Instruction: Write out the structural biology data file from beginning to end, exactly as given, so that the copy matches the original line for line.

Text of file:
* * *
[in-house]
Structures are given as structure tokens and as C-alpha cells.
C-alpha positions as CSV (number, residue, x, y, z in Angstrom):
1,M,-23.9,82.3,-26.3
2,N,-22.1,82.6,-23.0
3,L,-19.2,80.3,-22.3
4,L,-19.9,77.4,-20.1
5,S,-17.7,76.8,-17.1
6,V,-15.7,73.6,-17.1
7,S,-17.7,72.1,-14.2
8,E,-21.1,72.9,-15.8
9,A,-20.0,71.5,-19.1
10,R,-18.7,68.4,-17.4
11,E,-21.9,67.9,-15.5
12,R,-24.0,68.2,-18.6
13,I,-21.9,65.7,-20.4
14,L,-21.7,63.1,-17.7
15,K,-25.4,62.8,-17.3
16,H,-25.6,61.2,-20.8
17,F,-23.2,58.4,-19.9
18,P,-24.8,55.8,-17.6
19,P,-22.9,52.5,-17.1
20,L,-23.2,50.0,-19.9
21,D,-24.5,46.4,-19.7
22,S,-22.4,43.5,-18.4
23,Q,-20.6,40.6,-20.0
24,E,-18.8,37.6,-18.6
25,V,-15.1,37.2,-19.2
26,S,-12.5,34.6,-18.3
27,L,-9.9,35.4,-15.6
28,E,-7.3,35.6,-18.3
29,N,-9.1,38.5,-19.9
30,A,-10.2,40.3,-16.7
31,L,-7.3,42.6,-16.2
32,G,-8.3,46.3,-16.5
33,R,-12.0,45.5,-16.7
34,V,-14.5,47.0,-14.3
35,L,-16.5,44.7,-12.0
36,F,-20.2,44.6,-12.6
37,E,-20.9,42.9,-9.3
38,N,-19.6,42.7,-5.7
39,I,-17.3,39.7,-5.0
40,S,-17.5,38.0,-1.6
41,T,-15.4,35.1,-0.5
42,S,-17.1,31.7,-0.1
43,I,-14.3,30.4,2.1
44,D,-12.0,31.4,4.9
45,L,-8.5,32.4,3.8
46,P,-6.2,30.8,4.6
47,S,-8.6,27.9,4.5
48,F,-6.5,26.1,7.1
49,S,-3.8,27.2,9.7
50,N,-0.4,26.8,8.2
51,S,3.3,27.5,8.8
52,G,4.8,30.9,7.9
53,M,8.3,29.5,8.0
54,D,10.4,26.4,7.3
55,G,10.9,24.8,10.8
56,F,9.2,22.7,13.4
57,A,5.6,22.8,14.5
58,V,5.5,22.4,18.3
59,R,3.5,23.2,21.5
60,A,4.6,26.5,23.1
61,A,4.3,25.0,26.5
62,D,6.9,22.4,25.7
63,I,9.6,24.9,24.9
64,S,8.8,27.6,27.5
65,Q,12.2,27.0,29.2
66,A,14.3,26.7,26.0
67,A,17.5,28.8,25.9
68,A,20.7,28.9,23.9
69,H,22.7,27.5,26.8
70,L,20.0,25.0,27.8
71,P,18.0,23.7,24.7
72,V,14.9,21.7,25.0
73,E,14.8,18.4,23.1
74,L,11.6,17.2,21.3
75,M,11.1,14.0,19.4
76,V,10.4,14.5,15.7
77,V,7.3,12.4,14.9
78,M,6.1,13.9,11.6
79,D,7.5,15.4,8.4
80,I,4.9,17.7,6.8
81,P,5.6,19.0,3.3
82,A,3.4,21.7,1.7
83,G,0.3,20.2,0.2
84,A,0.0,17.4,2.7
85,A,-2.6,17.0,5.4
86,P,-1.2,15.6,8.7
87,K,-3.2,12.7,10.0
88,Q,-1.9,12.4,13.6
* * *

[in-house]
Structures are given as structure tokens and as C-alpha cells.
C-alpha positions as CSV (number, residue, x, y, z in Angstrom):
1,M,-23.9,82.3,-26.3
2,N,-22.1,82.6,-23.0
3,L,-19.2,80.3,-22.3
4,L,-19.9,77.4,-20.1
5,S,-17.7,76.8,-17.1
6,V,-15.7,73.6,-17.1
7,S,-17.7,72.1,-14.2
8,E,-21.1,72.9,-15.8
9,A,-20.0,71.5,-19.1
10,R,-18.7,68.4,-17.4
11,E,-21.9,67.9,-15.5
12,R,-24.0,68.2,-18.6
13,I,-21.9,65.7,-20.4
14,L,-21.7,63.1,-17.7
15,K,-25.4,62.8,-17.3
16,H,-25.6,61.2,-20.8
17,F,-23.2,58.4,-19.9
18,P,-24.8,55.8,-17.6
19,P,-22.9,52.5,-17.1
20,L,-23.2,50.0,-19.9
21,D,-24.5,46.4,-19.7
22,S,-22.4,43.5,-18.4
23,Q,-20.6,40.6,-20.0
24,E,-18.8,37.6,-18.6
25,V,-15.1,37.2,-19.2
26,S,-12.5,34.6,-18.3
27,L,-9.9,35.4,-15.6
28,E,-7.3,35.6,-18.3
29,N,-9.1,38.5,-19.9
30,A,-10.2,40.3,-16.7
31,L,-7.3,42.6,-16.2
32,G,-8.3,46.3,-16.5
33,R,-12.0,45.5,-16.7
34,V,-14.5,47.0,-14.3
35,L,-16.5,44.7,-12.0
36,F,-20.2,44.6,-12.6
37,E,-20.9,42.9,-9.3
38,N,-19.6,42.7,-5.7
39,I,-17.3,39.7,-5.0
40,S,-17.5,38.0,-1.6
41,T,-15.4,35.1,-0.5
42,S,-17.1,31.7,-0.1
43,I,-14.3,30.4,2.1
44,D,-12.0,31.4,4.9
45,L,-8.5,32.4,3.8
46,P,-6.2,30.8,4.6
47,S,-8.6,27.9,4.5
48,F,-6.5,26.1,7.1
49,S,-3.8,27.2,9.7
50,N,-0.4,26.8,8.2
51,S,3.3,27.5,8.8
52,G,4.8,30.9,7.9
53,M,8.3,29.5,8.0
54,D,10.4,26.4,7.3
55,G,10.9,24.8,10.8
56,F,9.2,22.7,13.4
57,A,5.6,22.8,14.5
58,V,5.5,22.4,18.3
59,R,3.5,23.2,21.5
60,A,4.6,26.5,23.1
61,A,4.3,25.0,26.5
62,D,6.9,22.4,25.7
63,I,9.6,24.9,24.9
64,S,8.8,27.6,27.5
65,Q,12.2,27.0,29.2
66,A,14.3,26.7,26.0
67,A,17.5,28.8,25.9
68,A,20.7,28.9,23.9
69,H,22.7,27.5,26.8
70,L,20.0,25.0,27.8
71,P,18.0,23.7,24.7
72,V,14.9,21.7,25.0
73,E,14.8,18.4,23.1
74,L,11.6,17.2,21.3
75,M,11.1,14.0,19.4
76,V,10.4,14.5,15.7
77,V,7.3,12.4,14.9
78,M,6.1,13.9,11.6
79,D,7.5,15.4,8.4
80,I,4.9,17.7,6.8
81,P,5.6,19.0,3.3
82,A,3.4,21.7,1.7
83,G,0.3,20.2,0.2
84,A,0.0,17.4,2.7
85,A,-2.6,17.0,5.4
86,P,-1.2,15.6,8.7
87,K,-3.2,12.7,10.0
88,Q,-1.9,12.4,13.6